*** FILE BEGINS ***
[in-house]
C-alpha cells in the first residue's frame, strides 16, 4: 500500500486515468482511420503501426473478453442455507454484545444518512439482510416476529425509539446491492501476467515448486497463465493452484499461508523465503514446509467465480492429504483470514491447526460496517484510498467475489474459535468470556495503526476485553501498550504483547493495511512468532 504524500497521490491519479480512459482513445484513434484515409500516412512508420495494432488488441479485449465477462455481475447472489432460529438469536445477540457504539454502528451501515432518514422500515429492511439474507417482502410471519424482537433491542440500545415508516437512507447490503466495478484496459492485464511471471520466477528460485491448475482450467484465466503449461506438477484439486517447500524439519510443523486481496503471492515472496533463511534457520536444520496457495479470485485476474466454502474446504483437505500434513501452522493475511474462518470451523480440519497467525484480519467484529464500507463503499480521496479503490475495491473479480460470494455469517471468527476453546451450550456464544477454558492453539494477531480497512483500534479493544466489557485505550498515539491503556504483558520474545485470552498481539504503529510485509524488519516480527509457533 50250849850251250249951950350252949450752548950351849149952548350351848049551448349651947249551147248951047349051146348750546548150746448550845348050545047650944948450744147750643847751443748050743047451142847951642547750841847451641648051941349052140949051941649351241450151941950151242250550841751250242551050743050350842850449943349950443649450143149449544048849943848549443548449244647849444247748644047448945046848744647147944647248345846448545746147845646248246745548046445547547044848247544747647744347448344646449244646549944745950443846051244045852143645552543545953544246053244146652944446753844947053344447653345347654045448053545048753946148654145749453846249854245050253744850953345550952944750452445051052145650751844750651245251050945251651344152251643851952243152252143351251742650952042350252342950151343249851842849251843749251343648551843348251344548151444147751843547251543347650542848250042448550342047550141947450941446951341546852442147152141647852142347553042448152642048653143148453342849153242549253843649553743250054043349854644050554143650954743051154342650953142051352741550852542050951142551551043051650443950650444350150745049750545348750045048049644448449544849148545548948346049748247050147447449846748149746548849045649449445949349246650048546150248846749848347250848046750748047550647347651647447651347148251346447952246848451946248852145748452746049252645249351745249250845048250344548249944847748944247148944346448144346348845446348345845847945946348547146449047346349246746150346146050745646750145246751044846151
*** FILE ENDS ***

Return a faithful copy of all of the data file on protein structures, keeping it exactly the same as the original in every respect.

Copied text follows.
[in-house]
C-alpha cells in the first residue's frame, strides 16, 4: 500500500486515468482511420503501426473478453442455507454484545444518512439482510416476529425509539446491492501476467515448486497463465493452484499461508523465503514446509467465480492429504483470514491447526460496517484510498467475489474459535468470556495503526476485553501498550504483547493495511512468532 504524500497521490491519479480512459482513445484513434484515409500516412512508420495494432488488441479485449465477462455481475447472489432460529438469536445477540457504539454502528451501515432518514422500515429492511439474507417482502410471519424482537433491542440500545415508516437512507447490503466495478484496459492485464511471471520466477528460485491448475482450467484465466503449461506438477484439486517447500524439519510443523486481496503471492515472496533463511534457520536444520496457495479470485485476474466454502474446504483437505500434513501452522493475511474462518470451523480440519497467525484480519467484529464500507463503499480521496479503490475495491473479480460470494455469517471468527476453546451450550456464544477454558492453539494477531480497512483500534479493544466489557485505550498515539491503556504483558520474545485470552498481539504503529510485509524488519516480527509457533 50250849850251250249951950350252949450752548950351849149952548350351848049551448349651947249551147248951047349051146348750546548150746448550845348050545047650944948450744147750643847751443748050743047451142847951642547750841847451641648051941349052140949051941649351241450151941950151242250550841751250242551050743050350842850449943349950443649450143149449544048849943848549443548449244647849444247748644047448945046848744647147944647248345846448545746147845646248246745548046445547547044848247544747647744347448344646449244646549944745950443846051244045852143645552543545953544246053244146652944446753844947053344447653345347654045448053545048753946148654145749453846249854245050253744850953345550952944750452445051052145650751844750651245251050945251651344152251643851952243152252143351251742650952042350252342950151343249851842849251843749251343648551843348251344548151444147751843547251543347650542848250042448550342047550141947450941446951341546852442147152141647852142347553042448152642048653143148453342849153242549253843649553743250054043349854644050554143650954743051154342650953142051352741550852542050951142551551043051650443950650444350150745049750545348750045048049644448449544849148545548948346049748247050147447449846748149746548849045649449445949349246650048546150248846749848347250848046750748047550647347651647447651347148251346447952246848451946248852145748452746049252645249351745249250845048250344548249944847748944247148944346448144346348845446348345845847945946348547146449047346349246746150346146050745646750145246751044846151